YWCA Delaware is offering a pilot reentry program to adult men and women living in Delaware with criminal records. The #ProgressAfterPrison workshop is no-cost to participants, and uniquely utilizes the expertise of returning citizens themselves to teach entrepreneurial skills, how to cope with a criminal record and being a target for discrimination, as well as the way the system targets people of color and poor people and how to advocate for system change. The program also leverages partnerships with local nonprofits: The Achievement Center, ACLU of Delaware, and Delaware Law Enforcement for Progress.
Successful reentry from prison to “life outside the wall” is possible. To become successful people must understand the systemic, social, and legal barriers that are against them. During August and September of 2017, YWCA Delaware will offer a total of twelve individual workshops – 2 per week rotating to different areas of Wilmington – where a panel of facilitators will provide participants with an overview of employment after incarceration, entrepreneurship, ways to change risky behavior and factors in one’s life that can lead to re-incarceration, and the history of mass incarceration.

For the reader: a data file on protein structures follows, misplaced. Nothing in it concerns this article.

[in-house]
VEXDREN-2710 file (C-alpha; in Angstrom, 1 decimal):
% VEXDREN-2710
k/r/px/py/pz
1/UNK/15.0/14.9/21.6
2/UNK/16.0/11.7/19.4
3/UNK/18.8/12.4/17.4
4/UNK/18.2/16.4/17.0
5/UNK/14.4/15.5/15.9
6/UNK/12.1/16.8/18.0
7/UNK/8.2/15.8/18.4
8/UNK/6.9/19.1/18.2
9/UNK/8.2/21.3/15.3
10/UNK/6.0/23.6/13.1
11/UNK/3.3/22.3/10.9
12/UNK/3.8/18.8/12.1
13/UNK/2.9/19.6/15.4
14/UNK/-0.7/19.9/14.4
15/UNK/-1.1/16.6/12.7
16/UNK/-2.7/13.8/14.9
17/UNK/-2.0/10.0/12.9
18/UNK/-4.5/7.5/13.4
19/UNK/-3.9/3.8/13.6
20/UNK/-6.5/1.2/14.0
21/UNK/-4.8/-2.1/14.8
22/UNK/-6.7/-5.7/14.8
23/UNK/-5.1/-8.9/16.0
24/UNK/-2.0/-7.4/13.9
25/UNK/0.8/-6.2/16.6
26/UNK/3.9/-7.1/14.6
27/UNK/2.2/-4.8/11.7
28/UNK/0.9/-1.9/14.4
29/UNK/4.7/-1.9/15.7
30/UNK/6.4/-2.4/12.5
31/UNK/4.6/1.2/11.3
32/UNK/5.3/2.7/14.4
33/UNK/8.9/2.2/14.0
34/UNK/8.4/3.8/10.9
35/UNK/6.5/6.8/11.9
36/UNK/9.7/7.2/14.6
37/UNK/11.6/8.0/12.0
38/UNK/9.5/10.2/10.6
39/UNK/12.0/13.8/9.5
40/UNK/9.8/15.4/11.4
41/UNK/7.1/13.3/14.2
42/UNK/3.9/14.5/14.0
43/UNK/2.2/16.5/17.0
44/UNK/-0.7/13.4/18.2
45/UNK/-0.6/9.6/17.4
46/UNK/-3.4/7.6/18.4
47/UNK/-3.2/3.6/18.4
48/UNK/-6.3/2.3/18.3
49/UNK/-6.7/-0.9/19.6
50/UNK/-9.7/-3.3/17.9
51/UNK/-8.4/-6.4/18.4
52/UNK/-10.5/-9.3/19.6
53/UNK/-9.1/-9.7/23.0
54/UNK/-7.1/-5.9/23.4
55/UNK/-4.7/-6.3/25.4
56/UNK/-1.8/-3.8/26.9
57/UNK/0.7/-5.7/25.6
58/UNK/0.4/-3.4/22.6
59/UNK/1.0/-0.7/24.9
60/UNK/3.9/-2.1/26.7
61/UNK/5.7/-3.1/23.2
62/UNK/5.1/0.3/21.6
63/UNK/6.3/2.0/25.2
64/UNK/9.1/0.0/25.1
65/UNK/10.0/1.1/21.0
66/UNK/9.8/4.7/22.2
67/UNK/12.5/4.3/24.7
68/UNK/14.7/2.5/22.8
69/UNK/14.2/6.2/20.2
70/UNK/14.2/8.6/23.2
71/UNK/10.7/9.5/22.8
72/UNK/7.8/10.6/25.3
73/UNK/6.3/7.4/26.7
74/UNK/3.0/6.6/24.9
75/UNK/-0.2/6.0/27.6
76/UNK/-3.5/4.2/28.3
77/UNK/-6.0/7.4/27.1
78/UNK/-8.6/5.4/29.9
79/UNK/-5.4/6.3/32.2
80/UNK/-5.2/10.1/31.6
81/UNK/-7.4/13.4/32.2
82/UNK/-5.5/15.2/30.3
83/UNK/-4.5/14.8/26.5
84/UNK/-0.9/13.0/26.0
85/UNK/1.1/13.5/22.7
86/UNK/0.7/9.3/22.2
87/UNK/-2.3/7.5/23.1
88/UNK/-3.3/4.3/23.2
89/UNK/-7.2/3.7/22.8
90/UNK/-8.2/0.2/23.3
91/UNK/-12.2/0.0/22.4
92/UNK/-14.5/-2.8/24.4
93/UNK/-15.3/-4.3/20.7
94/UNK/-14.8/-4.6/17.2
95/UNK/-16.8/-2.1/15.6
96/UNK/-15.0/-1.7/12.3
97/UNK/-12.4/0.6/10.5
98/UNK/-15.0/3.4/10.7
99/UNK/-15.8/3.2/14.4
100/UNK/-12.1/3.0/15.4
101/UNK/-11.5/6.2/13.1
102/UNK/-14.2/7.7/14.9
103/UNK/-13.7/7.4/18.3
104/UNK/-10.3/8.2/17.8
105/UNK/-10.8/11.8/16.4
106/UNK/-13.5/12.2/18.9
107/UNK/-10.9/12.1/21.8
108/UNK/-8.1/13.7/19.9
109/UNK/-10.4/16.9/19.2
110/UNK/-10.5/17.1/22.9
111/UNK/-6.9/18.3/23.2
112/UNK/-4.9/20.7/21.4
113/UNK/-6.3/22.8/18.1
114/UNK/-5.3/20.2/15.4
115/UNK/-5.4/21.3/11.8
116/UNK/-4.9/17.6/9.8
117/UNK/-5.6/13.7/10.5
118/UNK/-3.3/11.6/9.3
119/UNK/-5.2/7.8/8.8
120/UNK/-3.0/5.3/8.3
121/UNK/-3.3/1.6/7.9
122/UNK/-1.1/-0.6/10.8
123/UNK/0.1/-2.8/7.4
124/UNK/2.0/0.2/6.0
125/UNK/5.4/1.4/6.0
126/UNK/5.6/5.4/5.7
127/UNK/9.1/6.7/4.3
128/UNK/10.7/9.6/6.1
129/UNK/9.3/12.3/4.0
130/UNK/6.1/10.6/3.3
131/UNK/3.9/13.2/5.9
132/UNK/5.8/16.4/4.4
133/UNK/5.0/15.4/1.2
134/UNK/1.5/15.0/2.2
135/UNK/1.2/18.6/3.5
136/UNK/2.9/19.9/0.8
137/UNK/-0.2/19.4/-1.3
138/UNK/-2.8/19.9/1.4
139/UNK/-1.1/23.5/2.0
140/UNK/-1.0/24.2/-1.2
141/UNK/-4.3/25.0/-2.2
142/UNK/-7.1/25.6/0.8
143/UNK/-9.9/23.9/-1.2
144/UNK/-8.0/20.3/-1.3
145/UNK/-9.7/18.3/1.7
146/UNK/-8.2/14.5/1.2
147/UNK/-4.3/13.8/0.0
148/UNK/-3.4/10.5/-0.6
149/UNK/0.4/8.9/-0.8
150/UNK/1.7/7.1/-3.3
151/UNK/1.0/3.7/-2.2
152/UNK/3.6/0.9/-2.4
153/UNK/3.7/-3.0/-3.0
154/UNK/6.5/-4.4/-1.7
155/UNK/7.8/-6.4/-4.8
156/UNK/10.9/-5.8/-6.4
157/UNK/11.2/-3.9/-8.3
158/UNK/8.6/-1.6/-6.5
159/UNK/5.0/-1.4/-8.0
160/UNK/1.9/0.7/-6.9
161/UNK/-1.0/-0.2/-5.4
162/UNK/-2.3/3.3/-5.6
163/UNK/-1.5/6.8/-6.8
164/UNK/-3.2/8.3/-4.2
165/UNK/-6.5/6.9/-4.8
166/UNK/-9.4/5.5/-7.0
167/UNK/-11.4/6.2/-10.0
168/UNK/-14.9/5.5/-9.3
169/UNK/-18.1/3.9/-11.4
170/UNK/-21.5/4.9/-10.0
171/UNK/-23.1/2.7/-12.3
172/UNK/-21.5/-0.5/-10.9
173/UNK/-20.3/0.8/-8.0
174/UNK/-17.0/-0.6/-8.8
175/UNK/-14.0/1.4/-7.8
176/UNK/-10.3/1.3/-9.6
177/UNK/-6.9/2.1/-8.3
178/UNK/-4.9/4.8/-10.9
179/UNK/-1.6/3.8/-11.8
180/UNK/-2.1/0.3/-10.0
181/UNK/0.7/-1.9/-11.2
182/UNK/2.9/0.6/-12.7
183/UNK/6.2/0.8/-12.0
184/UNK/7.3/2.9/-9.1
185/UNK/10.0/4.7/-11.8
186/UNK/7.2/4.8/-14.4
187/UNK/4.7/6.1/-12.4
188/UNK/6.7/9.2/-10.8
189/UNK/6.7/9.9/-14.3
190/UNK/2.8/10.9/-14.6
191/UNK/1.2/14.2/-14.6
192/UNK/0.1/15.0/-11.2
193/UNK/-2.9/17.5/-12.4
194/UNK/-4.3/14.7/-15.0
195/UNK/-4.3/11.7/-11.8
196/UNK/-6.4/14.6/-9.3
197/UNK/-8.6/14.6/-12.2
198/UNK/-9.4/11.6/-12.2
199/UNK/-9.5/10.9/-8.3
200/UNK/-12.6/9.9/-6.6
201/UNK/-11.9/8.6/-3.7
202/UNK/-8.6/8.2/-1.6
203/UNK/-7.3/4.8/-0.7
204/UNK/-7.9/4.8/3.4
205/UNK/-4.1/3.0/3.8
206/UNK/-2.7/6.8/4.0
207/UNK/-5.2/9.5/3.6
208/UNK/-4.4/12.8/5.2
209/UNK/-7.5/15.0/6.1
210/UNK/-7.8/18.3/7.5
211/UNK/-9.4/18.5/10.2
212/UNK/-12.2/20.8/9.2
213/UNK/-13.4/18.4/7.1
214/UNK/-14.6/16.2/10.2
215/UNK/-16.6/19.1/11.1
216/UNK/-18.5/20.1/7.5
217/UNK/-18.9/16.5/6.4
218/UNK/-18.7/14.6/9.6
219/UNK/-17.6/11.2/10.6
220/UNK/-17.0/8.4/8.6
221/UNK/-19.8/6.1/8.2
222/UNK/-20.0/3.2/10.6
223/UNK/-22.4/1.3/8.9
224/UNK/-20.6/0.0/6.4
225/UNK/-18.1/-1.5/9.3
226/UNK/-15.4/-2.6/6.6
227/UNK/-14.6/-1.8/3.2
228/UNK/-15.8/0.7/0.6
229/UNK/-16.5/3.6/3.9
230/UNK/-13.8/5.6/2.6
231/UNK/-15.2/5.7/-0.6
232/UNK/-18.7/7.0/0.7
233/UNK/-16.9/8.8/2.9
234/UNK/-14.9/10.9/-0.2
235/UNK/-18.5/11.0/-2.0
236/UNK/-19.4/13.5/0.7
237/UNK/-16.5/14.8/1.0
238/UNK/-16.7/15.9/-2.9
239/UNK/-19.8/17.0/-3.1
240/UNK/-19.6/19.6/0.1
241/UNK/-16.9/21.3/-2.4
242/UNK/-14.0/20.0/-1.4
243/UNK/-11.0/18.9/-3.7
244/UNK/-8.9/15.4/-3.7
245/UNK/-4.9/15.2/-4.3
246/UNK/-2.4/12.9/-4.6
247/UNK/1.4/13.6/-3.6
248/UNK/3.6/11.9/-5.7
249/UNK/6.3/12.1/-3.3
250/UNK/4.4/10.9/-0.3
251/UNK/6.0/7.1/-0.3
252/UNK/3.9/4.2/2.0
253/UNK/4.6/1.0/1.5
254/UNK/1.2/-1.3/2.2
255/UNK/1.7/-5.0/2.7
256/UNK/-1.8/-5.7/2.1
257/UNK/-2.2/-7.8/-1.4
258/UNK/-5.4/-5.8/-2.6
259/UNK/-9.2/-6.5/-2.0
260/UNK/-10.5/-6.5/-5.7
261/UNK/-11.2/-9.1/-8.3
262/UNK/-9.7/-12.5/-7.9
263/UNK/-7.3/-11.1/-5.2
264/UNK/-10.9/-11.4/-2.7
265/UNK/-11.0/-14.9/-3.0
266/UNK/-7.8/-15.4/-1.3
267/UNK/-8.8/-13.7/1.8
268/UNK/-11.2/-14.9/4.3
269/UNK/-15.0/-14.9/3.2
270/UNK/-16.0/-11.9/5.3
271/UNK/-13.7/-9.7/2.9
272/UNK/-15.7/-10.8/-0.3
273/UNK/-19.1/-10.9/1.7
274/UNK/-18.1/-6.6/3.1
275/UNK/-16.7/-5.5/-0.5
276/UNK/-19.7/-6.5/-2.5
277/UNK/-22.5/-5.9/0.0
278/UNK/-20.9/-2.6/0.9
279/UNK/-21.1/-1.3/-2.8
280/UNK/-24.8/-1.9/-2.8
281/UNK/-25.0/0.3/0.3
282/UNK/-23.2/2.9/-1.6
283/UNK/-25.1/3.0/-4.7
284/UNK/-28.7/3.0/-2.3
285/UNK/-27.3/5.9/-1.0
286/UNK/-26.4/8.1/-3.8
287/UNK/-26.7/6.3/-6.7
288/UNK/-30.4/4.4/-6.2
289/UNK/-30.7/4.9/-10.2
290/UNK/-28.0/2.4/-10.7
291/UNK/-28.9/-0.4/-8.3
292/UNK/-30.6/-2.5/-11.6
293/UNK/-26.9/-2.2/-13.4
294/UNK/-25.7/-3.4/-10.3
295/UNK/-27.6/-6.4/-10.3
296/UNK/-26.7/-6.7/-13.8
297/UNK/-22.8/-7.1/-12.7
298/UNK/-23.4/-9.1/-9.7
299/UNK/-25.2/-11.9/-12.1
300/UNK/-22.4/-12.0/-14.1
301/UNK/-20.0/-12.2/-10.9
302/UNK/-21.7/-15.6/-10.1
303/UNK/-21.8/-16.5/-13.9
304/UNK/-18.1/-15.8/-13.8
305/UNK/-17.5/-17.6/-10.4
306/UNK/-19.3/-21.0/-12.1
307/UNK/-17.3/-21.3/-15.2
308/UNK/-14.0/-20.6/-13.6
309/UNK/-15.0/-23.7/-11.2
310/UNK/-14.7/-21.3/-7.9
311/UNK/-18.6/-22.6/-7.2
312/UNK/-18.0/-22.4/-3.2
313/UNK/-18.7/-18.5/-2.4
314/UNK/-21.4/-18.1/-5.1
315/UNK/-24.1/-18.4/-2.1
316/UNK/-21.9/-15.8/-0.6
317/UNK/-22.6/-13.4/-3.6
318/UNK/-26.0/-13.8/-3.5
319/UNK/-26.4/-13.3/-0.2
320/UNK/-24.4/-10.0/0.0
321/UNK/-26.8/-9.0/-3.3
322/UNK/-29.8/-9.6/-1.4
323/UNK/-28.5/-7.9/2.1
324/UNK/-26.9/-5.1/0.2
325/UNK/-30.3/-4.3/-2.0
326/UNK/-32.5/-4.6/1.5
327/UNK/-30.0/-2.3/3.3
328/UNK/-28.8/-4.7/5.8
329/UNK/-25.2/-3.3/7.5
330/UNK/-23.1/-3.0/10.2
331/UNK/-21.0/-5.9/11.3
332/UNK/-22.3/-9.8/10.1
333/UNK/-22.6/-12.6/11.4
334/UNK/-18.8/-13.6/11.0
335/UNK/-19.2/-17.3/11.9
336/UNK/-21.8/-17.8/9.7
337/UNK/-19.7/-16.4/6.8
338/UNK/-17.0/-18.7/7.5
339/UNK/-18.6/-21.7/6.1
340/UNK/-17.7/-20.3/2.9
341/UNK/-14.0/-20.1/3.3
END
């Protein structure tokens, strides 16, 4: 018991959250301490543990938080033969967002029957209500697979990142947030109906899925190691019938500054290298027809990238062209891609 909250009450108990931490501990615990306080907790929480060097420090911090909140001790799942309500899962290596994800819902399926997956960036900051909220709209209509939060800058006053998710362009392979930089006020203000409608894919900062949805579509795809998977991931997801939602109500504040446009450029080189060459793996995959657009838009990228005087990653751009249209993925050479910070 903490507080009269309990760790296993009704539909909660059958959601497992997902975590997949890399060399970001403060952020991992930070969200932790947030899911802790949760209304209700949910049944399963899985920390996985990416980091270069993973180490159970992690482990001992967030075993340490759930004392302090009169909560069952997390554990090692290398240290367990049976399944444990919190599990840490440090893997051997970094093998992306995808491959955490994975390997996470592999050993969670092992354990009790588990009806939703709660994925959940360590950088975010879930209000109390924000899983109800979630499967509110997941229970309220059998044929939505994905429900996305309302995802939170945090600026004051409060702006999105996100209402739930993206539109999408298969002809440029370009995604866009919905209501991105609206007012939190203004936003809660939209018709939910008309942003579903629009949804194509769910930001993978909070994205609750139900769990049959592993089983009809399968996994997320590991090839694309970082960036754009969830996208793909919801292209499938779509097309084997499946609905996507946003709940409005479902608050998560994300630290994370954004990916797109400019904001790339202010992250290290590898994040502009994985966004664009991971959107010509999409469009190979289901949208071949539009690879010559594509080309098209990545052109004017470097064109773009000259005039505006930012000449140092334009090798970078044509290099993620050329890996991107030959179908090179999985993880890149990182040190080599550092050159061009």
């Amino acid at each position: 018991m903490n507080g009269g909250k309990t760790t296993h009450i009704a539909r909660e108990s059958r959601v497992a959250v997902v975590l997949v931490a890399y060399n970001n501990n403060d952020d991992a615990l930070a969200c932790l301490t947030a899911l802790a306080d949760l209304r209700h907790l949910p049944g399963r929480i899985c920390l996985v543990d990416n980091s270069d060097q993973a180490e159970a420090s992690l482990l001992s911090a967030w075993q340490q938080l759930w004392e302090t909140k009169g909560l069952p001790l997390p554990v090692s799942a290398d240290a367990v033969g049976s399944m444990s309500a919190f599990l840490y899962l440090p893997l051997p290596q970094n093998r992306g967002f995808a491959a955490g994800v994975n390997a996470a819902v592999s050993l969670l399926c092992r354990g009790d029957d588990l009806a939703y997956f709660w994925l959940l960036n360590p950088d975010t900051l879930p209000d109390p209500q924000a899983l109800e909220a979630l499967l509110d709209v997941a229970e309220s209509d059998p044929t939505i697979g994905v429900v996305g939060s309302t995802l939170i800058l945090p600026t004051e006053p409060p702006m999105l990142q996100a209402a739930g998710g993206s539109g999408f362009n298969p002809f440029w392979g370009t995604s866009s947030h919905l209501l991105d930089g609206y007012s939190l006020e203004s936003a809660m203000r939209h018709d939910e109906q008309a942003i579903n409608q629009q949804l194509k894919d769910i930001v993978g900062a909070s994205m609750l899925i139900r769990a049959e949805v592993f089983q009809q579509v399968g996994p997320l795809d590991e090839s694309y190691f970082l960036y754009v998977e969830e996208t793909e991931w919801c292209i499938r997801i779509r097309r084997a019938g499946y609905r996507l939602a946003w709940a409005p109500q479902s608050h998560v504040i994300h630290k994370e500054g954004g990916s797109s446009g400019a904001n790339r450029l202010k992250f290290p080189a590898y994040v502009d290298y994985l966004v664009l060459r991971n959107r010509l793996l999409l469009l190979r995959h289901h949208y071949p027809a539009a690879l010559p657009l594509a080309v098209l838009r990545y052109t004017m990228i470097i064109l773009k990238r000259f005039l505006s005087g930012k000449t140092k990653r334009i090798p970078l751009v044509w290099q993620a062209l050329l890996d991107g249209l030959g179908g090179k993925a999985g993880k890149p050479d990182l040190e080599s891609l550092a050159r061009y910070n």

In addition to the introductory workshops and mentoring sessions, YWCA will offer two seminars “No Jobs & a Target on my Back” to participants, law enforcement, and the general public that will more broadly explain the thousands of legal barriers facing people with criminal records and what to expect in interactions with law enforcement. One seminar has already been scheduled for Thursday, August 17th from 6:00 – 8:00 PM at The Achievement Center. Ryan Tack-Hooper, Esq. (of ACLU of Delaware) and Tom Donovan, Esq. will present the collateral consequences of criminal records, and a former police officer and former attorneys-general from DE Law Enforcement for Progress will talk about interactions with law enforcement, and the added targeting of people with an existing record.
YWCA Delaware hopes to see the #ProgressAfterPrison program have an impact in successful reentry, reducing recidivism, and building a cohort of returning citizens to become civically engaged towards criminal justice and anti-poverty reform.